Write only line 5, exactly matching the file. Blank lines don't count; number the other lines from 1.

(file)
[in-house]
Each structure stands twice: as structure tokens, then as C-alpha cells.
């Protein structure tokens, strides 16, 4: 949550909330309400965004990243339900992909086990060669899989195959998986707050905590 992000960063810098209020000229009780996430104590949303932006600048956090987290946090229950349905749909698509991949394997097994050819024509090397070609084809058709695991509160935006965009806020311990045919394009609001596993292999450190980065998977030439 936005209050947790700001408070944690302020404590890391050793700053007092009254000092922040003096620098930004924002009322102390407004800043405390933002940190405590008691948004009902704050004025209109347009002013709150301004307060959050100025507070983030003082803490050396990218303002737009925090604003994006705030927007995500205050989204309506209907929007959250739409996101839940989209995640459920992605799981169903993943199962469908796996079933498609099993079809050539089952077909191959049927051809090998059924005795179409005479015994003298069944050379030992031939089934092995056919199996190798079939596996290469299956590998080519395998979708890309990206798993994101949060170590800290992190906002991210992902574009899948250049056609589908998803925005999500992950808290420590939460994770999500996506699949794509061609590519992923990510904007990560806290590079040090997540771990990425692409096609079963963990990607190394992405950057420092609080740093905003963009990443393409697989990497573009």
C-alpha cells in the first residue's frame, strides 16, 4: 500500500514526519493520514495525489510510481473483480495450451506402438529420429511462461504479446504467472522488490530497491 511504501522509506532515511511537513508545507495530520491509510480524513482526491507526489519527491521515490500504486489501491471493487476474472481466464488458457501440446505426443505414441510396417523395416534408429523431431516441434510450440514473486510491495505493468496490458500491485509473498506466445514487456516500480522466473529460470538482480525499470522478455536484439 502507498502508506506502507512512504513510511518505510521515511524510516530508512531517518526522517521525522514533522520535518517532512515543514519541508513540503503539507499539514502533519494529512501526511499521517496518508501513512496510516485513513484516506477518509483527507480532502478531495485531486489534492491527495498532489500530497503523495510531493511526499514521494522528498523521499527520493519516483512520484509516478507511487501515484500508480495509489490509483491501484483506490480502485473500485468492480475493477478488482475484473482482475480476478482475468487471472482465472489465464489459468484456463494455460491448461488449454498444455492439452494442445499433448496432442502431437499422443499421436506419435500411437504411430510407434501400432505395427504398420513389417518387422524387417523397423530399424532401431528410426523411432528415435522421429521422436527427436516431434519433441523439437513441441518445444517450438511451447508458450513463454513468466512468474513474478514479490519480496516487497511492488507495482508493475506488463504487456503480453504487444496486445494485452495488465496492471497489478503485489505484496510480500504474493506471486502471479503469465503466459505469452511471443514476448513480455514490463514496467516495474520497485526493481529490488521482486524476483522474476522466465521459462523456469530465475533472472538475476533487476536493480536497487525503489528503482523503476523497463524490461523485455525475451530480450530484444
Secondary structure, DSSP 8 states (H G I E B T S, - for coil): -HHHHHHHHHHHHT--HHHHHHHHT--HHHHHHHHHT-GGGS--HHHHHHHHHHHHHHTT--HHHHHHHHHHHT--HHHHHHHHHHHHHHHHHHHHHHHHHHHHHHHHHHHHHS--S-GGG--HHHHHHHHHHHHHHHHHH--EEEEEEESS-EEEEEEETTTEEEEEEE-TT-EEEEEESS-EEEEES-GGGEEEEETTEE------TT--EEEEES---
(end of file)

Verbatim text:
Secondary structure, DSSP 8 states (H G I E B T S, - for coil): -HHHHHHHHHHHHT--HHHHHHHHT--HHHHHHHHHT-GGGS--HHHHHHHHHHHHHHTT--HHHHHHHHHHHT--HHHHHHHHHHHHHHHHHHHHHHHHHHHHHHHHHHHHHS--S-GGG--HHHHHHHHHHHHHHHHHH--EEEEEEESS-EEEEEEETTTEEEEEEE-TT-EEEEEESS-EEEEES-GGGEEEEETTEE------TT--EEEEES---